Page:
‘Knowledge Dispels Fear’: On Aboriginal victimhood and empowerment

By Shauna Bostock-Smith

Shauna Bostock-Smith reflects on her family’s past, and the way personal stories are shaped and interpreted - and the importance of acknowledging both the bad and the good in Aboriginal history. She asks: How can ancestral knowledge empower us in the present? And what are dangers do victimhood pose to collective Aboriginal self-esteem?

IN AN OCTOBER 2011 edition of The National Indigenous Times, Dr Chris Sarra called for ‘fellow Indigenous Australians to take control of their own lives.’ Dr Sarra has accused some Aboriginal community leaders of conspiring with mainstream Australia to cast Aboriginal and Torres Strait Islander people in the role of victims.

He lamented that too many Aboriginal people ‘interiorised’ this to the extent that some consider the victim status as part of our culture. Both Dr Sarra’s statements, that mainstream Australia has cast Aboriginal and Torres Strait Islander people in the role of victims, and that Aboriginal people have ‘interiorised’ victimhood as part of our culture, can be validated by the following experiences my father had.

My father is a Vietnam veteran who has worked tirelessly for the recognition of Aboriginal and Torres Strait Islander Australian Defence Force Veterans. He worked closely with the Returned and Services League (RSL) to organise an annual ceremony to honour and commemorate the active service of Aboriginal and Torres Strait Islander Defence Force members both past and present.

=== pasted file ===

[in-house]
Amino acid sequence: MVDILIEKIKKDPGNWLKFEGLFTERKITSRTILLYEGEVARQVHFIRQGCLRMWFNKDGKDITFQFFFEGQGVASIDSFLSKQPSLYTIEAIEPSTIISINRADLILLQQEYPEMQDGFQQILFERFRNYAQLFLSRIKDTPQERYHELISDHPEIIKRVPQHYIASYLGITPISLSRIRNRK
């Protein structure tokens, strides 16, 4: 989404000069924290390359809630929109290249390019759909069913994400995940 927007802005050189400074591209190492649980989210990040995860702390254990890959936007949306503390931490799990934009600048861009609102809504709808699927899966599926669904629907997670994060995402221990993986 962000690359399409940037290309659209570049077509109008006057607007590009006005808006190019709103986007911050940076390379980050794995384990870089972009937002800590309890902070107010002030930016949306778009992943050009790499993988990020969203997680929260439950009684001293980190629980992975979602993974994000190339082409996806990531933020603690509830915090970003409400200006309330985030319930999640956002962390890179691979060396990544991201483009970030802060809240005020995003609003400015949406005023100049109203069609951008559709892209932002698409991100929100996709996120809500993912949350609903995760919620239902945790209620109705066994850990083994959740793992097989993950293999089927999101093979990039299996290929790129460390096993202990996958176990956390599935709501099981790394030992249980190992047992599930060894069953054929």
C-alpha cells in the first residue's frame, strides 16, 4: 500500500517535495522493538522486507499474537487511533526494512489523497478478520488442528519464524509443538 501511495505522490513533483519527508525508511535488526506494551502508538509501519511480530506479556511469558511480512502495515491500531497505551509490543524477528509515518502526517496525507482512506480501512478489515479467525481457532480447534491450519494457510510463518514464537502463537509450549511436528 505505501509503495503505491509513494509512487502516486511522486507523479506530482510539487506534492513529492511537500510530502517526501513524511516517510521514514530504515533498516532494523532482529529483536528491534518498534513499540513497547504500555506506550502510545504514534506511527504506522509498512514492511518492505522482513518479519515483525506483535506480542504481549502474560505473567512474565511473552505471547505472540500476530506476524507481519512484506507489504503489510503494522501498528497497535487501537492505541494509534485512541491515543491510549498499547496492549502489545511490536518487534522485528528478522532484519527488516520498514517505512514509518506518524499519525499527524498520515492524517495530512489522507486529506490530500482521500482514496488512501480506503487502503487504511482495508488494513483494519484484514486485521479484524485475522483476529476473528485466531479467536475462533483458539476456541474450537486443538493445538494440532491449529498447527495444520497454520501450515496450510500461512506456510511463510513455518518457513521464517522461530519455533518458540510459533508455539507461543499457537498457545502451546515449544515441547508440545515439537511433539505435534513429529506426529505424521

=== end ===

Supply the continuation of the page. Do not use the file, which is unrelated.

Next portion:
When interviewed by a newspaper reporter, my father was asked if he experienced any racism when he was in the army. In his usual larrikin vernacular he said, ‘There was no “black” or “white” in the army, because each soldier thought of himself as green. We were all mates. Occasionally someone would call you a black bastard or something like that; but it was nothing that a good smack in the mouth wouldn’t sort out!’

When the article was published, however, the journalist portrayed my father as the victim of racism by reporting that ‘when George was in the army, he was called a black bastard and smacked in the mouth’, rather than portray him as a strong Aboriginal man who stood up to occasional racism. This interview took place quite recently.

Another situation that again involves my father is a prime example of the ‘interiorised victimhood’ cited by Dr Chris Sarra.

My father also volunteered as a Murri Court elder (an Aboriginal elder who attended court hearings of Aboriginal offenders). On one occasion he attended the court case of an Aboriginal burglar who had broken into houses at night. A woman who was home alone awoke to find him ransacking a chest of drawers looking for valuables. In court, the man complained that he was being victimised by police because they were always checking up on him.

He added that he and his incarcerated brothers were suffering from post-traumatic stress disorder brought about by the continual round of institutionalisation they have experienced at the hands of whiteman. My father asked him, ‘What about the trauma that you have inflicted on that poor woman? How frightened is she when she locks herself in every night? Haven’t you institutionalised her?’

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